Tonight, former Vice President Joe Biden and Senator Bernie Sanders will face each other in the eleventh Democratic primary debate.
The circumstances surrounding this debate could not be more dramatic.
Since the last debate – back on February 25th – the whole dynamic of the Democratic primary has been upended. Back in late February, Senator Sanders was the undisputed front runner, having won the popular vote count in Iowa, New Hampshire and Nevada (the first ever candidate to do so). He faced six rivals (including Biden), none of whom appeared to have any viable path to the nomination.
In the days following the debate, however, Joe Biden staged a record-shattering comeback; a convincing victory in South Carolina led to a flood of endorsements from powerful party figureheads, rival candidates dropping out en masse, and ultimately to a massive success on Super Tuesday.
Biden’s candidacy went from a zombie-like fugue to front runner almost overnight. Sanders, meanwhile, was left reeling and uncertain of how to proceed.
All of these developments have been dwarfed, however, by the rapidly worsening global coronavirus pandemic. Entire countries have gone into lockdown, many states have implemented draconian measures “not seen since the Spanish flu”, and Donald Trump himself had a health scare.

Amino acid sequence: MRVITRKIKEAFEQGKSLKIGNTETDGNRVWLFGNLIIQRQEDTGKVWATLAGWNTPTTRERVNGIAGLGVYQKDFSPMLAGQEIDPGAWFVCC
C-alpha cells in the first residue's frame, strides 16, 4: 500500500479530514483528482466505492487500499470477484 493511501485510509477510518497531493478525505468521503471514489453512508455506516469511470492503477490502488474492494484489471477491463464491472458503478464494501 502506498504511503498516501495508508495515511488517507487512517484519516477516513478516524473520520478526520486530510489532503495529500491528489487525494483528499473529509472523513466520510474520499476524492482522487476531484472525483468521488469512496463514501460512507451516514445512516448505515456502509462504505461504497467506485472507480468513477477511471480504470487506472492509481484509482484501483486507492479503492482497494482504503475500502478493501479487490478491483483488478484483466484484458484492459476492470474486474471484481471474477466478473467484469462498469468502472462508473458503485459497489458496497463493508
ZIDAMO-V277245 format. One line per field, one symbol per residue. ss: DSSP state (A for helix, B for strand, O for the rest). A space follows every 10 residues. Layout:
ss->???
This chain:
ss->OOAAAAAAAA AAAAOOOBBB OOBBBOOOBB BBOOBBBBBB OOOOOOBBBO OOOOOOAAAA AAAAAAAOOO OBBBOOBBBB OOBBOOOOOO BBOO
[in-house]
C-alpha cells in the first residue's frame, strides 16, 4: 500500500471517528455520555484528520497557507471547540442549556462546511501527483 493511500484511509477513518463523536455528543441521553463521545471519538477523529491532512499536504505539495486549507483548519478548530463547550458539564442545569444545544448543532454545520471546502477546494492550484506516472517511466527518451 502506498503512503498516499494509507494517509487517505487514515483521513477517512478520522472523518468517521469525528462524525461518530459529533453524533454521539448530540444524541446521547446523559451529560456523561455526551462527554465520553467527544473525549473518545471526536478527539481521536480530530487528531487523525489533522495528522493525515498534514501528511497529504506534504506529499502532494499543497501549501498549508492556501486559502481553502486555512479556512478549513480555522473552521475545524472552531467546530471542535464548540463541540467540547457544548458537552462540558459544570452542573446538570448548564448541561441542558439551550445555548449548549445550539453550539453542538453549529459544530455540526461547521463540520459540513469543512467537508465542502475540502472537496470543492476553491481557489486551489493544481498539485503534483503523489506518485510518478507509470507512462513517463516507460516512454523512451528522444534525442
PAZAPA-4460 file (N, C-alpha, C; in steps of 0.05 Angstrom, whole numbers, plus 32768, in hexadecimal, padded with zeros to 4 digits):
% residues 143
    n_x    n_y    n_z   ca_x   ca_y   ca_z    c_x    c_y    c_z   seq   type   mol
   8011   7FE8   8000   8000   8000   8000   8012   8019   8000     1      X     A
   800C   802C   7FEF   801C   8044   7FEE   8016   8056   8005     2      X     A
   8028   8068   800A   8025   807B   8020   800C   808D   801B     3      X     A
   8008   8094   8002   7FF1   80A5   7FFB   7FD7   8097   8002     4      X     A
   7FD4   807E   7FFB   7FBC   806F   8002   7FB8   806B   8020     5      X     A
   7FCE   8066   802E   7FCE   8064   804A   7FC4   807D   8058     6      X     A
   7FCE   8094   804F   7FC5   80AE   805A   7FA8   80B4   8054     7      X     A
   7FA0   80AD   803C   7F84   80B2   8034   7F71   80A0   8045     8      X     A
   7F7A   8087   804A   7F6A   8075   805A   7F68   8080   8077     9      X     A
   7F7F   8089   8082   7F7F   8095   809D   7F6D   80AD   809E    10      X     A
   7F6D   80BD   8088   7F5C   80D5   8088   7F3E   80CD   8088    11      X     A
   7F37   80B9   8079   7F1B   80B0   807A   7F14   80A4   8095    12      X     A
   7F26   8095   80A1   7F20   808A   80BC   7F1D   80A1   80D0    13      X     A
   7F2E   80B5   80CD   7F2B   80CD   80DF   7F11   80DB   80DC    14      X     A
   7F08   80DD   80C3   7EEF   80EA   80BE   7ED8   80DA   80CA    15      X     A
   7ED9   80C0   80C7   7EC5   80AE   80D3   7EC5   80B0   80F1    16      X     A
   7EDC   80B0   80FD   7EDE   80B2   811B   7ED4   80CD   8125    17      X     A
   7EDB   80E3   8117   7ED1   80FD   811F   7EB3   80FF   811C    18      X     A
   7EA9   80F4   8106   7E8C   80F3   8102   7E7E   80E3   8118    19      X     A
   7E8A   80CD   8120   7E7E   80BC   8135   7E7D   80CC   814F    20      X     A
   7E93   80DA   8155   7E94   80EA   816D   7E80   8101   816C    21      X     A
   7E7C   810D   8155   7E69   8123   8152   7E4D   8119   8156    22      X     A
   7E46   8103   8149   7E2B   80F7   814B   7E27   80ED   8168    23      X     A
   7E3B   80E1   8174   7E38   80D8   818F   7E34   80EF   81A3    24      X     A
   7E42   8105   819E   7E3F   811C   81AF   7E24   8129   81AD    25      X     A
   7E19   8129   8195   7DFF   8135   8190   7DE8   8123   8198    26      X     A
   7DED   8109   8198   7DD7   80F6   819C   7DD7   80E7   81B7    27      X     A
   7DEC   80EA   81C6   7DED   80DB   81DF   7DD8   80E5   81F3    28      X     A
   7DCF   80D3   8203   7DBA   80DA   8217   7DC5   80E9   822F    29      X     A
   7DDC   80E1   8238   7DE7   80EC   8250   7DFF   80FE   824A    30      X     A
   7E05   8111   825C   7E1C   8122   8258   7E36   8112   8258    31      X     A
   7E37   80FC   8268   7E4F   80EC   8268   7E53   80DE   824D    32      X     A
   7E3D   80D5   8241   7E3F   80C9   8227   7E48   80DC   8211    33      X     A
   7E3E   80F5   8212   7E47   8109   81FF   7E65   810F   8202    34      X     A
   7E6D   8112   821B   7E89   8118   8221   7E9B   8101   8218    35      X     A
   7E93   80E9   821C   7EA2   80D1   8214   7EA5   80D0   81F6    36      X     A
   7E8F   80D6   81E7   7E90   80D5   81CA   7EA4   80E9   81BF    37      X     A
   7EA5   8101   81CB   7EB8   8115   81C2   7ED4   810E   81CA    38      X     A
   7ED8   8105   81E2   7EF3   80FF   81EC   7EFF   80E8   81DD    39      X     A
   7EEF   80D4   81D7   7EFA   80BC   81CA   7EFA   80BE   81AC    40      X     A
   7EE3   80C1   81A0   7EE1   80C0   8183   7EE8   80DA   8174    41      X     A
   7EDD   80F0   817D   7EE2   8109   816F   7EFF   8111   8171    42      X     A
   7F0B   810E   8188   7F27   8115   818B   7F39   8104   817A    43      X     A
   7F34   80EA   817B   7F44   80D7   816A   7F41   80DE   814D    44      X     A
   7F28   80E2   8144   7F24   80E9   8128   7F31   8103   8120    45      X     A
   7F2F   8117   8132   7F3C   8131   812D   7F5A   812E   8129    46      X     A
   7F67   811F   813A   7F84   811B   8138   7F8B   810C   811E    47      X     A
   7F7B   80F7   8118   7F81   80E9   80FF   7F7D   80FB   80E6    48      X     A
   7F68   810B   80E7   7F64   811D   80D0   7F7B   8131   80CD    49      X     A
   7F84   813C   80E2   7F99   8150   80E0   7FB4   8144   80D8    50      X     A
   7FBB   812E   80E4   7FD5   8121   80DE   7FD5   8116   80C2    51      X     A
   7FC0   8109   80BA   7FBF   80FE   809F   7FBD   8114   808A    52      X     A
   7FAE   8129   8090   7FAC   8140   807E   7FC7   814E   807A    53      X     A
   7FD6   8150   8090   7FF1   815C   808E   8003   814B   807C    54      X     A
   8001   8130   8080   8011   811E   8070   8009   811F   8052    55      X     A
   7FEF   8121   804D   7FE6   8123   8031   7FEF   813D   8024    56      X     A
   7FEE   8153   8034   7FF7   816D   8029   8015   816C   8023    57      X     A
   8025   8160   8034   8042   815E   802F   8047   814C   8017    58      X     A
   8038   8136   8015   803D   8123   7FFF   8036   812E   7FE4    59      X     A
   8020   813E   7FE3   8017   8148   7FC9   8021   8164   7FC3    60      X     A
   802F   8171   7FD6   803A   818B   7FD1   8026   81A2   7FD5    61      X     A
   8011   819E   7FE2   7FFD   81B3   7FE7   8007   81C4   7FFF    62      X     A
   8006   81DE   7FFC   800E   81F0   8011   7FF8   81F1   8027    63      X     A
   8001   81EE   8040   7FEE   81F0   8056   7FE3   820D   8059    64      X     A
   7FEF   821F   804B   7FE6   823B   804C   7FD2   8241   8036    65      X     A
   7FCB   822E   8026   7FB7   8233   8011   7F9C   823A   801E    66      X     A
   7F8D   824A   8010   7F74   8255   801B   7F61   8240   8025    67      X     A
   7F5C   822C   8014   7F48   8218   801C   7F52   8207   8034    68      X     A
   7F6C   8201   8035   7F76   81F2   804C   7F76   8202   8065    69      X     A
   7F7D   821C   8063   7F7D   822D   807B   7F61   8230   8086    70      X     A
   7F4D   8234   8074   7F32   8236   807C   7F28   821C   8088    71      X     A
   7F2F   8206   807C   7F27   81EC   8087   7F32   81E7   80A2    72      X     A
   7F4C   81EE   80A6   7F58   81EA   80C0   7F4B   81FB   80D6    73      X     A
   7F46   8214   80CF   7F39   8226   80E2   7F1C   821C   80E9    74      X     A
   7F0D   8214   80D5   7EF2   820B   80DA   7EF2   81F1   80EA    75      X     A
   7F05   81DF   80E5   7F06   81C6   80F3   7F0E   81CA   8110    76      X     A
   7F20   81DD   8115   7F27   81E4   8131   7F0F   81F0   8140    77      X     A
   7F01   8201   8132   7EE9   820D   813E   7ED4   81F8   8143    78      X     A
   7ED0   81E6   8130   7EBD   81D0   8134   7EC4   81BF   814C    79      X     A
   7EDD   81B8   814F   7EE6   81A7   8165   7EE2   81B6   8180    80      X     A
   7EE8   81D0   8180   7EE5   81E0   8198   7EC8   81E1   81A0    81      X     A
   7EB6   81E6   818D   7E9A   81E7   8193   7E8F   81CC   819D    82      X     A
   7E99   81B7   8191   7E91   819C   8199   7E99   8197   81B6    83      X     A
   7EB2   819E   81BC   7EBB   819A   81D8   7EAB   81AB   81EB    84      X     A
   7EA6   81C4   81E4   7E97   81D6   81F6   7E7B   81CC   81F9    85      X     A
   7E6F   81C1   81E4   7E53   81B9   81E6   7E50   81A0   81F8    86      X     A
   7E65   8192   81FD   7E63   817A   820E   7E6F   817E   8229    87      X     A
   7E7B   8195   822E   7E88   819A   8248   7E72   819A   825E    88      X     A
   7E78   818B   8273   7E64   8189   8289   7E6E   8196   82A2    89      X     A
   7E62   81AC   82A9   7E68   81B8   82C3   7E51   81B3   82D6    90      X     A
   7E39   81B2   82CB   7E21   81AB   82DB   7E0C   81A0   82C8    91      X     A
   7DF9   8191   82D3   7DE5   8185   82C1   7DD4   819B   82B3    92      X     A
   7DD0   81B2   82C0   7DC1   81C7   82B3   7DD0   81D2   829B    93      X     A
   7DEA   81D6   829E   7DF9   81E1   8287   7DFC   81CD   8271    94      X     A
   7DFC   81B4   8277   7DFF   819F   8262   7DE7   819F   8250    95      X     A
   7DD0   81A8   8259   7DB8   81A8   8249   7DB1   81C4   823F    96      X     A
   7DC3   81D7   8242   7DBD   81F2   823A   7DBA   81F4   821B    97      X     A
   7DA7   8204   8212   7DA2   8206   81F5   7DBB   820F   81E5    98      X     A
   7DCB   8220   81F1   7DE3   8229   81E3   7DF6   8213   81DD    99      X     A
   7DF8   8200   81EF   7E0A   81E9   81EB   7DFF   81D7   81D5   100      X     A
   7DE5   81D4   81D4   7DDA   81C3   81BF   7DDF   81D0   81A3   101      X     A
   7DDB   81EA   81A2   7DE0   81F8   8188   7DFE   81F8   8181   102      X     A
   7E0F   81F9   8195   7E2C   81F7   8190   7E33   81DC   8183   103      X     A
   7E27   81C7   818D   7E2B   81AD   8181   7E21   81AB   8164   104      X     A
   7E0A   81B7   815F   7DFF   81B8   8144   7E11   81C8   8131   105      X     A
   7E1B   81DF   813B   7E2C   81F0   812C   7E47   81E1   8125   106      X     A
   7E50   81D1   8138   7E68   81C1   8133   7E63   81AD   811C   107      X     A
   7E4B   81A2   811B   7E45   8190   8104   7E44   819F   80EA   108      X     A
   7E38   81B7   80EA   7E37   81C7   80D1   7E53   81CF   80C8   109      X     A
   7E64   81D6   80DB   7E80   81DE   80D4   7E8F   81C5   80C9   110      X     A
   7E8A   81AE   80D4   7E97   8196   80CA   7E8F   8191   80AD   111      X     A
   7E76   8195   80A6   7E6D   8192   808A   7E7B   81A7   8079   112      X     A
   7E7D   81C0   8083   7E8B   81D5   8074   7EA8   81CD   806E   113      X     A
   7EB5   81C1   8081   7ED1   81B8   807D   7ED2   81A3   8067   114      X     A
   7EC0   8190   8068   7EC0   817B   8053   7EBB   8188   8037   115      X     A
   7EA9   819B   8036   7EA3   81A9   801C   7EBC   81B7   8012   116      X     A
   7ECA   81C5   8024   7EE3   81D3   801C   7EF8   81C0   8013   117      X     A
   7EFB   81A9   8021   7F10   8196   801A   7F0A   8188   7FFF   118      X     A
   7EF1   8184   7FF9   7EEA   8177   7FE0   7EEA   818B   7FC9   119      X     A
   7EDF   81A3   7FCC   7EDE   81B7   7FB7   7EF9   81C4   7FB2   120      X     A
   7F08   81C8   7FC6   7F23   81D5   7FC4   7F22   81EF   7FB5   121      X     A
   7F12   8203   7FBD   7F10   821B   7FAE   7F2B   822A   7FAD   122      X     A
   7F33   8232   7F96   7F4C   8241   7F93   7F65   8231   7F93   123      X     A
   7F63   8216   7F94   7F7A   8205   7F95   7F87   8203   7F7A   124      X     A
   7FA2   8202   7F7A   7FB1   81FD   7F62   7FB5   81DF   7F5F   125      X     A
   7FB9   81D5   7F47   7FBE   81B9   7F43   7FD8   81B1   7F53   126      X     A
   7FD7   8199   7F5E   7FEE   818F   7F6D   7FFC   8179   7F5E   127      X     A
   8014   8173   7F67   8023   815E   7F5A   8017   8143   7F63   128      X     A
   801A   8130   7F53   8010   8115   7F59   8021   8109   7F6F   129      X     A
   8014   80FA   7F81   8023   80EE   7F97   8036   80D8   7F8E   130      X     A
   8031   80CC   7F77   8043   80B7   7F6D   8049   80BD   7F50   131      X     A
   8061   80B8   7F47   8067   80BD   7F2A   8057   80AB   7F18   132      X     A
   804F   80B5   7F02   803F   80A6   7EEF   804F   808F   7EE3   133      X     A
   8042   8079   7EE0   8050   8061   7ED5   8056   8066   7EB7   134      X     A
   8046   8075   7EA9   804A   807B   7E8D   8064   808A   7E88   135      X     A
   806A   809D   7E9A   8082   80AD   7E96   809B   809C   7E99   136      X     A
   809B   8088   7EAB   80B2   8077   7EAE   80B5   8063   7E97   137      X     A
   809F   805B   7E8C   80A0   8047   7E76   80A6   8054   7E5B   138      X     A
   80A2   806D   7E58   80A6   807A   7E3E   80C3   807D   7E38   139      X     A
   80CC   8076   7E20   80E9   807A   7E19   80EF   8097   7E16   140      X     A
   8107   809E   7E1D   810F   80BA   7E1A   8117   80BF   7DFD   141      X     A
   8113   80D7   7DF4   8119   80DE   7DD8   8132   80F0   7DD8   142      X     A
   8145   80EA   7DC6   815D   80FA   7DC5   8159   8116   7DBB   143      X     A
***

Consequently, the debate will take on a different tone and format.
Instead of facing each other in front of a live audience in Arizona, Biden and Sanders will debate in a TV studio in Washington D.C. without an audience, in order to mitigate the risk of viral infection.
The threat of COVID-19 will undoubtedly dominate the debate, much as it has dominated news headlines across the world.
Both candidates can potentially benefit. In a brilliant move, Joe Biden – who has portrayed his candidacy as a “return to normalcy” – made a speech addressing the crisis that came across as presidential, competent and persuasive.
The emergency measures he suggested contrasted strongly with the incompetence of the Trump Administration’s response to the pandemic.
Bernie Sanders, meanwhile, has used the global pandemic to make a more expansive argument about the entire U.S. health system.
While going after Trump’s incompetence, Sanders argued that the U.S. is particularly vulnerable to the pandemic because it lacks universal healthcare.
In light of the benefits other countries are reaping from their universal healthcare systems to combat the coronavirus, Sanders’ signature policy of Medicare for All look more and more essential every day that the crisis continues.
Since there will only be two candidates on stage on Sunday, the debate over healthcare will be more clear-cut than it has been before. Both Sanders and Biden have robust and well-thought-through policies, and voters watching this debate will be able to directly compare them, without the distracting input of Pete Buttigieg and Amy Klobuchar’s nit-picking or Elizabeth Warren’s confusing political “pivoting” that obscured the issue in previous debates.